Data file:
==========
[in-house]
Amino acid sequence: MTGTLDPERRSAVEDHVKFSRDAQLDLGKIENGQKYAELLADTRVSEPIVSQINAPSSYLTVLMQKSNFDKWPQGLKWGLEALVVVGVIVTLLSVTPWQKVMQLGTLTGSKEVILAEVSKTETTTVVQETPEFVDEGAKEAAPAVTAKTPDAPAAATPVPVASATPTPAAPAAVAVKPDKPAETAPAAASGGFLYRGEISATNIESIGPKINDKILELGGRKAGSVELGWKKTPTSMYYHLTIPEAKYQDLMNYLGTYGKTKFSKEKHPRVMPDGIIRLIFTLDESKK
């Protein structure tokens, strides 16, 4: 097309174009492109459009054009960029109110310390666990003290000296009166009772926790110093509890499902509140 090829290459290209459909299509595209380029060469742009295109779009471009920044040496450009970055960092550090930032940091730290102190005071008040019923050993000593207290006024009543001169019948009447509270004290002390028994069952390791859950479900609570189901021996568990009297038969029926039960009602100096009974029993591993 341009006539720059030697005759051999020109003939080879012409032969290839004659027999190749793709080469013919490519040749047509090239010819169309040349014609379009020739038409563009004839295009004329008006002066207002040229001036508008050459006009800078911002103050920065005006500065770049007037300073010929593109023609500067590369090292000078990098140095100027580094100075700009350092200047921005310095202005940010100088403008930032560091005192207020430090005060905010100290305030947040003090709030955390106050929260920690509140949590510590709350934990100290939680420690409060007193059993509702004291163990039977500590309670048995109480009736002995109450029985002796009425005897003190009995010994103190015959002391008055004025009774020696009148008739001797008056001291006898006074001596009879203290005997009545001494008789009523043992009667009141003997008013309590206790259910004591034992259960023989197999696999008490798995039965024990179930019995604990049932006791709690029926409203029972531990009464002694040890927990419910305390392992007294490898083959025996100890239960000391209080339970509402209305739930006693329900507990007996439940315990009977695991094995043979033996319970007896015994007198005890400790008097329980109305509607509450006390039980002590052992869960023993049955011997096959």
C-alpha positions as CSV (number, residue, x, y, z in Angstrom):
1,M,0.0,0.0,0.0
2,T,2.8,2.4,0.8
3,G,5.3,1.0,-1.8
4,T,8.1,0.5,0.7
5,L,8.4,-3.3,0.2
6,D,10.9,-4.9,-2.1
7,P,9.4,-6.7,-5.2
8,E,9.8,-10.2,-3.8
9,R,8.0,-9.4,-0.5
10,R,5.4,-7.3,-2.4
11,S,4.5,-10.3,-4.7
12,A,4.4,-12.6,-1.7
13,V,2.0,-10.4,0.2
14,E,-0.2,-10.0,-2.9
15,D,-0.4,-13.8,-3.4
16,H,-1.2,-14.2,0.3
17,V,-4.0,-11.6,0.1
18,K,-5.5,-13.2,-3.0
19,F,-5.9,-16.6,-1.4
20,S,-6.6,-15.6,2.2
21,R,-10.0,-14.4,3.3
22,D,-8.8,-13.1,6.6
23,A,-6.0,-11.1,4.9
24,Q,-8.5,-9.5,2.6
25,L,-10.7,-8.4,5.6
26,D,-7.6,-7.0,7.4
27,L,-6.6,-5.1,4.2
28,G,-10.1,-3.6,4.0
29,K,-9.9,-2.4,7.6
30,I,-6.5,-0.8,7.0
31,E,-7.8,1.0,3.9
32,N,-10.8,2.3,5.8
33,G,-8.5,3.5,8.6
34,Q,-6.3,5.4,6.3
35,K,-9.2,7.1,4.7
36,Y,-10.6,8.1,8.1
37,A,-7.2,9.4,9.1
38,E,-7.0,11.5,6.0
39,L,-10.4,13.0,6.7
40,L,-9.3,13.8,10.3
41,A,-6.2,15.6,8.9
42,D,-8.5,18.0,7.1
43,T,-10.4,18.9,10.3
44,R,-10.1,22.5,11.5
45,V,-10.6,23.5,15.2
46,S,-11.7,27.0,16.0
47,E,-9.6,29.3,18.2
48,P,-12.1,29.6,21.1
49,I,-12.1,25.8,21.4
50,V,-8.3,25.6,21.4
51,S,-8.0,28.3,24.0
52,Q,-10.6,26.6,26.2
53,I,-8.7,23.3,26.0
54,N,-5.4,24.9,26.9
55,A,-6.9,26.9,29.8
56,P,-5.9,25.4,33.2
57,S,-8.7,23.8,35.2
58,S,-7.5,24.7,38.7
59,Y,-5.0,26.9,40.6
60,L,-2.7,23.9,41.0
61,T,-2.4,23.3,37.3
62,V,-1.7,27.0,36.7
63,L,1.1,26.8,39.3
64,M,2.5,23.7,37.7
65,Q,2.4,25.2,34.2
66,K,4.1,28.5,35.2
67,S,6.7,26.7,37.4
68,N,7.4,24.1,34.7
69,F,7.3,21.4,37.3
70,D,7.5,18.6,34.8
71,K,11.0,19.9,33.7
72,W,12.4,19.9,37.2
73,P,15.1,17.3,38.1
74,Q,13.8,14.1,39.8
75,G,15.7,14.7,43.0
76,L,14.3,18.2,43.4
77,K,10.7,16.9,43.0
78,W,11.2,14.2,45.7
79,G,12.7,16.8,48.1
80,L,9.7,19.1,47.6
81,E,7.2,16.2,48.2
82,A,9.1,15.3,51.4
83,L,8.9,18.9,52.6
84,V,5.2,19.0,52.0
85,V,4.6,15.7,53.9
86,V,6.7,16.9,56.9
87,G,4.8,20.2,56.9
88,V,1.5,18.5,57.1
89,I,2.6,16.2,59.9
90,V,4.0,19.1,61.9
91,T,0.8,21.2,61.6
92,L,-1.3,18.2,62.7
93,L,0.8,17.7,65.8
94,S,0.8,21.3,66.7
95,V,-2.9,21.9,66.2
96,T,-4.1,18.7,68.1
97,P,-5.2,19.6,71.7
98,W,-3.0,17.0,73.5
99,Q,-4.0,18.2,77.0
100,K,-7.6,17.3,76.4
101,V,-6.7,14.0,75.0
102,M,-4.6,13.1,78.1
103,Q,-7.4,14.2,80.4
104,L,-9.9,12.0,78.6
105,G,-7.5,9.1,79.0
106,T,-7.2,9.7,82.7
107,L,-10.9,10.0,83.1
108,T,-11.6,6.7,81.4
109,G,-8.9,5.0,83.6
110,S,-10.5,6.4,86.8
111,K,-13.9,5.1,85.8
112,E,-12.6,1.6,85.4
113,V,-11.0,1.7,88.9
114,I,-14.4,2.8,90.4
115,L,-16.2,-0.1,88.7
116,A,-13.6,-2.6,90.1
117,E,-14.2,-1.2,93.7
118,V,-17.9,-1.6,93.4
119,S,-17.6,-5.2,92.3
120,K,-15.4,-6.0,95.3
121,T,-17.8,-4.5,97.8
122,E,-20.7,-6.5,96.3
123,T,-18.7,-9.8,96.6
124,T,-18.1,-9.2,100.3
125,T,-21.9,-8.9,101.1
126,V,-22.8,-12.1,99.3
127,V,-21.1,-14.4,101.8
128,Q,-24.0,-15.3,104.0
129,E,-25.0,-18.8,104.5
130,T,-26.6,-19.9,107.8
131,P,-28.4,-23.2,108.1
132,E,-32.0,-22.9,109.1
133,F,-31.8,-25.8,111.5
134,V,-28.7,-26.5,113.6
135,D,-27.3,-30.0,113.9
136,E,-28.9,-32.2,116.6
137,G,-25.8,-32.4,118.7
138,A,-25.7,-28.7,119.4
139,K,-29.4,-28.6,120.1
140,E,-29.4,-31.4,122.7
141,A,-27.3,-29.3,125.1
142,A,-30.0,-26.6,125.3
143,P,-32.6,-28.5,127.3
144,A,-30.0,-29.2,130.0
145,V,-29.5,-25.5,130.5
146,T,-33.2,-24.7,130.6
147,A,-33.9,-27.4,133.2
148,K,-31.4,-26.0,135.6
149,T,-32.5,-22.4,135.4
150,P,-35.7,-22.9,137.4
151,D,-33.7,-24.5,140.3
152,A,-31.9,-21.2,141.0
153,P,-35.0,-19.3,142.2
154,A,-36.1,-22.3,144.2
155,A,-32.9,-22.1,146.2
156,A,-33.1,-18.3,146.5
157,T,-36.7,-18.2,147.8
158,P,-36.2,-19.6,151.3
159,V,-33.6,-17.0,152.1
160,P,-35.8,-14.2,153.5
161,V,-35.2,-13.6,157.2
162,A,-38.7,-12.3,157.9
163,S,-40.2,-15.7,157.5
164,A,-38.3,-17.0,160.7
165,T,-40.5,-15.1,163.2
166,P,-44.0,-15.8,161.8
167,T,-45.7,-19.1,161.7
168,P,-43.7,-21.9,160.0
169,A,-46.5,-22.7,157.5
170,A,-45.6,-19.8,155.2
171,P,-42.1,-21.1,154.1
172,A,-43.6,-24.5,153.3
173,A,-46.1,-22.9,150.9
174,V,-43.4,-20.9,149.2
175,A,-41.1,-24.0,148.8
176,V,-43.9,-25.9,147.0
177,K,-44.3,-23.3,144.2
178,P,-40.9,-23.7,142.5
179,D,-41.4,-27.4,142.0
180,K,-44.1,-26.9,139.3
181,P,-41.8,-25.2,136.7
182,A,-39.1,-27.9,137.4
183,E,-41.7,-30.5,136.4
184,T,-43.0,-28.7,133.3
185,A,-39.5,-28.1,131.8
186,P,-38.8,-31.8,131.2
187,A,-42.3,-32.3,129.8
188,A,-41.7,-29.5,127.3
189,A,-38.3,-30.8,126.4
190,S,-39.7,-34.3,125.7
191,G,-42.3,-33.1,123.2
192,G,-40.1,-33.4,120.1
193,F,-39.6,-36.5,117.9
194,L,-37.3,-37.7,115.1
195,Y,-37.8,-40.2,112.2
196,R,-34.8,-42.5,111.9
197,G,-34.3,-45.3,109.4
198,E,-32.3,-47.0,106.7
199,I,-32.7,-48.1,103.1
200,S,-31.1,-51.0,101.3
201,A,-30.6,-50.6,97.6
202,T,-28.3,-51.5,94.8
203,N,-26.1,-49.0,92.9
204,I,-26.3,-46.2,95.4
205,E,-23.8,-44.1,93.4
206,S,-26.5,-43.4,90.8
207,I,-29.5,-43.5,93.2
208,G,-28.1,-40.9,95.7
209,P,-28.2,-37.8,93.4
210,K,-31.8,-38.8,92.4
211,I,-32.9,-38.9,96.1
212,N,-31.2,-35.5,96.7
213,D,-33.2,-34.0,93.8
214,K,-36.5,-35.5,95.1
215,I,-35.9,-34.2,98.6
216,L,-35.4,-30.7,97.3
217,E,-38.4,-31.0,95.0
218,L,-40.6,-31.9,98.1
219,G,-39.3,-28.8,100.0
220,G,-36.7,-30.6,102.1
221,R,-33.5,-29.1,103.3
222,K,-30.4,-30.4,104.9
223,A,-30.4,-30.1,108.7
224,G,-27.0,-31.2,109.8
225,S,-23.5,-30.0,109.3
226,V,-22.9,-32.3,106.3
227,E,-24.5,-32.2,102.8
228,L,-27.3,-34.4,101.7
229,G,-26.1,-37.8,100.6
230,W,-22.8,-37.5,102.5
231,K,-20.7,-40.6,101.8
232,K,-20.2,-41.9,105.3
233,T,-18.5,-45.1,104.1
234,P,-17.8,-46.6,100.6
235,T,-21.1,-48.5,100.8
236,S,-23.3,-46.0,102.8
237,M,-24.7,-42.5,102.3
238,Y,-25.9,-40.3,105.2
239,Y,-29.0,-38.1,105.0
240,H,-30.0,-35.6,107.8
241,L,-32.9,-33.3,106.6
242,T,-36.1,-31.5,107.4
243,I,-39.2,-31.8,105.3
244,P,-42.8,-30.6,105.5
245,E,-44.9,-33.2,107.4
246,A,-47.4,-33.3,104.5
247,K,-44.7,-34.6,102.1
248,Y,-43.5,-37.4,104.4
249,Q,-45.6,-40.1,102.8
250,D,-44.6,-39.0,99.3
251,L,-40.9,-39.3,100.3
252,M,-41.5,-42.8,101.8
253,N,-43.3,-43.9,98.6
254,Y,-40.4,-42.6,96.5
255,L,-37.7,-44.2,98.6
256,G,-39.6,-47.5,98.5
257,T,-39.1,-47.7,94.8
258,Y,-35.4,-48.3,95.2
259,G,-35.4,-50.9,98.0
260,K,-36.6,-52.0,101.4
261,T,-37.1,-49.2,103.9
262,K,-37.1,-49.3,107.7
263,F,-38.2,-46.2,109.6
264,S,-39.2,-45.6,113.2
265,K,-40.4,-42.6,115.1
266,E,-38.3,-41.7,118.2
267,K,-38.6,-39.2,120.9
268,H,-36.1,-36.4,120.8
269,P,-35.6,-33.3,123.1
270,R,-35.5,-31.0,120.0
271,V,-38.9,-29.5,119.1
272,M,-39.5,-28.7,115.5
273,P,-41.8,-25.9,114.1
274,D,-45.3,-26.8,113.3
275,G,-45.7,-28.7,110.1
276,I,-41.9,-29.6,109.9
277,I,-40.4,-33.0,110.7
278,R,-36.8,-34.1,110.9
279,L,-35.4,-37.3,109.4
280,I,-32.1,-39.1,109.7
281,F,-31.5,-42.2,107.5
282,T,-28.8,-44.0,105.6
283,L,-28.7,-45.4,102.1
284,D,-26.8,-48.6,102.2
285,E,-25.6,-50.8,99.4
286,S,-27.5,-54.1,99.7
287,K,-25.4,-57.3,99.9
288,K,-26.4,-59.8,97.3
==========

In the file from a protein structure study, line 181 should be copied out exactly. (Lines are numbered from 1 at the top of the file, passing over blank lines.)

177,K,-44.3,-23.3,144.2